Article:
The A330neo is further ‘future-proofed’ by incorporating ‘FANS-C” 4D Trajectory-Based Operations’, whereby the aircraft will offer ‘Automatic Dependent Surveillance Contract’ (ADS-C) capability to transmit automatically or on-demand the aircraft’s complete predicted four-dimensional aircraft trajectory (3D + time) to the ATC controller. In parallel, the aircraft’s CPDLC equipment facilitates the digital uplink of ATC orders and clearances. The benefits of FANS-C include more accurate flight plans, more optimised trajectory computation and acceptance processes, better alignment of airlines’ and ATM planned trajectories, enhancement of aircraft traffic predictions and improvement of demand/capacity network calculations. For FANS-C capability the aircraft is also fitted with a new data link Air Traffic Services Unit (ATSU), an upgraded Flight Management System (FMS) and a Datalink Control and Display Unit (DCDU).

For the subsequent approach phase, A330neo pilots will welcome another important cockpit development which was originally designed into the A380 and A350: the concept of standardizing the approaches around the concept of the “xLS”. 

“Essentially this allows pilots to fly most of the approaches as if they were using a regular ILS procedure,” explains Roy. “This is made possible via different xLS modes: ‘Satellite Landing System’ (SLS) and ‘GBAS Landing System’ (GLS), both using positional information from GPS low-earth-orbit (LEO) constellations and reinforced respectively by SBAS augmentation (mentioned above for en-route navigation), or via fixed ‘Ground-Based Augmentation Systems’ (GBAS) stations at the destination airport.”

 

 

In the case of SLS, its particular capability is that it enables pilots to fly GPS satellite-based approaches, providing lateral and vertical guidance, into airports which are neither equipped with a GBAS ground station nor any functioning radio-based ILS infrastructure. The other xLS mode is the ‘FMS Landing System’ (FLS) which uses real-time data from the FMS. In short, these xLS approaches allow the pilot to fly ‘straight-in’ non-precision approaches in the very same manner as they would for a traditional VHF radio-beam ILS approach since they present the same familiar ILS-like symbology.”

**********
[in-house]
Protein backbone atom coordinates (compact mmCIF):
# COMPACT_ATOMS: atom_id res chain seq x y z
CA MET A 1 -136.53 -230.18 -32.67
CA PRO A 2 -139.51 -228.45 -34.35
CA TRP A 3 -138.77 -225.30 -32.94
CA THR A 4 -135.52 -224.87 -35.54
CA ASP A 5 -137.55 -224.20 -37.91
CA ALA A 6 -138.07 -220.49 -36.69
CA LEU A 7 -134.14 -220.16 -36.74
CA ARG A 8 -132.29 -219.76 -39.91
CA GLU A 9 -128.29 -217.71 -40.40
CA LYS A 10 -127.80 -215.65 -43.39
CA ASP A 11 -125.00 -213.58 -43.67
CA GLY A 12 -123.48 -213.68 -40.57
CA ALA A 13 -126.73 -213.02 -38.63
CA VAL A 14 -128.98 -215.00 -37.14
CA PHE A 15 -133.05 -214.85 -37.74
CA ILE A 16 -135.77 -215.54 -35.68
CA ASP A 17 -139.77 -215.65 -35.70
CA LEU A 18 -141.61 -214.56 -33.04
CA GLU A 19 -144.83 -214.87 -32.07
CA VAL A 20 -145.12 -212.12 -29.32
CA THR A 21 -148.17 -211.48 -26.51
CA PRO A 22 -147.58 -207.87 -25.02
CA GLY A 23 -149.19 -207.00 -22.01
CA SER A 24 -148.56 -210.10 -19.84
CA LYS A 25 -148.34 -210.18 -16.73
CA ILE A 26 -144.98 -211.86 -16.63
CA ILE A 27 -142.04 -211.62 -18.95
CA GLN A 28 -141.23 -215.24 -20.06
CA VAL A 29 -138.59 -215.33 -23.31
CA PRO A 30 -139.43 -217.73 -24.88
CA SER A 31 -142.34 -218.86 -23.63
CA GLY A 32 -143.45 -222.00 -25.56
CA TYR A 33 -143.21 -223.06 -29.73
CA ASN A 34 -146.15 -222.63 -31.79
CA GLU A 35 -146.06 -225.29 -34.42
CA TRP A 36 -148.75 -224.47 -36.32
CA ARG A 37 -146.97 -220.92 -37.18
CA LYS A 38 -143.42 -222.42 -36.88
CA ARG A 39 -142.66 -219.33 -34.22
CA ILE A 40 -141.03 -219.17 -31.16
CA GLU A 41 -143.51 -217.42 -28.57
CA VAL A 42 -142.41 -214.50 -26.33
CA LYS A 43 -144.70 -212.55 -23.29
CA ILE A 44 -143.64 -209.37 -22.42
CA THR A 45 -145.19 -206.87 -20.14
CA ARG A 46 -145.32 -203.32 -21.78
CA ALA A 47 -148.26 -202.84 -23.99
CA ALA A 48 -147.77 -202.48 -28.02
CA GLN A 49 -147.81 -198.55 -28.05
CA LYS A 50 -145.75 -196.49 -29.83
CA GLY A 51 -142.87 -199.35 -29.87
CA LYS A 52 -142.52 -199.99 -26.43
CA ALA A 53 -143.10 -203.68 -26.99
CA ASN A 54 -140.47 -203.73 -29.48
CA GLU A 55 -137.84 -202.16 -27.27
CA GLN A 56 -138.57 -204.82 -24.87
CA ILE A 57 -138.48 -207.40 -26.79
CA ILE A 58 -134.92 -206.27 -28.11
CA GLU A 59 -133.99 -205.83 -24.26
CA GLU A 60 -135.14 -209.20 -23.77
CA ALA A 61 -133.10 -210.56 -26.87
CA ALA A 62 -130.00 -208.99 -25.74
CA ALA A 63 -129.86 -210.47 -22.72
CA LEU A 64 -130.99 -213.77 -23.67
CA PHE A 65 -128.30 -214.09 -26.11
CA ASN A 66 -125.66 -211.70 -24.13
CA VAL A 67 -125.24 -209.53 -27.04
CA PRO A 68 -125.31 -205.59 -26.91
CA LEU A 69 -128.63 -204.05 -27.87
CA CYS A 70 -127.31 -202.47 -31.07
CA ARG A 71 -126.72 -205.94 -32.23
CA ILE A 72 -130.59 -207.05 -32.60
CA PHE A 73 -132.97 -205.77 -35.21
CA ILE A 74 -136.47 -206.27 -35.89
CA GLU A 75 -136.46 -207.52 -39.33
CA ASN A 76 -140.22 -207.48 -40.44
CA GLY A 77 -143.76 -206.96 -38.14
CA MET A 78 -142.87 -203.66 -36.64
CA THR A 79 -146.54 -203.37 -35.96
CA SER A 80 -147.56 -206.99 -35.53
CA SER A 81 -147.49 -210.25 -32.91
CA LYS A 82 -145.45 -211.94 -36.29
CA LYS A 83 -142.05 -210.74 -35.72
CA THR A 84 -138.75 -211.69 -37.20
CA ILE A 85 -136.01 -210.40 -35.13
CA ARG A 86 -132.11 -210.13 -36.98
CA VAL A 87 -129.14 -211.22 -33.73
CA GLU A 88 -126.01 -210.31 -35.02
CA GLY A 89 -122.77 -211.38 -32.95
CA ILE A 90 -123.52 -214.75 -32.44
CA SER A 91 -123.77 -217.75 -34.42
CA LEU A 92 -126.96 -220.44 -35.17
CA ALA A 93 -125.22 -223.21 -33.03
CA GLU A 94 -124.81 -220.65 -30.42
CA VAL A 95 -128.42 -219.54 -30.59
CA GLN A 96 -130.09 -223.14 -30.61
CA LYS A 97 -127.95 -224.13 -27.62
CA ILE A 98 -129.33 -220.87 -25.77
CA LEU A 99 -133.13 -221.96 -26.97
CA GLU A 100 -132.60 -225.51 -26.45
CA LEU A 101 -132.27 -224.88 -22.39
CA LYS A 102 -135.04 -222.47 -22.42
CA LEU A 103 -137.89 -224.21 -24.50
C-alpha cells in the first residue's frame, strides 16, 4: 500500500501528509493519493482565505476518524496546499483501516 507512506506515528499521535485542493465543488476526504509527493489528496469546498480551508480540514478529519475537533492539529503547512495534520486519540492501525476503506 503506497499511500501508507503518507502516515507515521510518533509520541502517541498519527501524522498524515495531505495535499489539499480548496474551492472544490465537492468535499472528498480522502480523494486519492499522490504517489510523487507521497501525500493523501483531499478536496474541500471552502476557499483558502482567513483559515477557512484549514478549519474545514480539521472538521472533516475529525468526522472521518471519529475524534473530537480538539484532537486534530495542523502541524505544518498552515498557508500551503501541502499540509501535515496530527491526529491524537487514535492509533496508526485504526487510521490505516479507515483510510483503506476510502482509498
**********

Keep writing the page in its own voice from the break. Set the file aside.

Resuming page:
The A330neo’s systems also allow pilots to perform precision curved approaches, called ‘Required Navigation Performance – Authorization Required’ (RNP-AR). This function enables the aircraft to follow precise three-dimensional curved flight paths through congested airspace, around noise sensitive areas or through difficult terrain.

“Together these xLS and RNP approach capabilities mean that the A330neo – like the A350 – is able to fly all the approaches in the world using a very simple classification for precision and non-precision straight-in approaches – with xLS, as well as curved approaches – via RNP-AR,” notes Roy.

 


After the approach segment of course, there is the landing phase to consider. “Airbus’ ‘Runway Overrun Prevention System’ (ROPs), first introduced on the A380, is standard on the A350 and now is being distributed on the A330neo,” says Roy.

“ROPs alerts the crew if they are coming in to land with too much energy, should they be too high or too fast, and take into account whether the runway is “wet” or “dry”. Such early warning allows the pilot to make a safe go-around decision, before the landing is committed. Or if the pilot decides to continue with the landing then the system will, on touchdown, help the pilot to achieve maximum deceleration either automatically, or manually by reminding him to do so by clear voice calls,” he explains.

 

Once the pilots turn onto the taxiway, the ‘On-board Airport Navigation System’ (OANS) - which was introduced on the A350 and is now available on the A330neo - presents the pilot with a map of the airport apron, its runways and all the taxiways, showing the aircraft’s exact location in real time.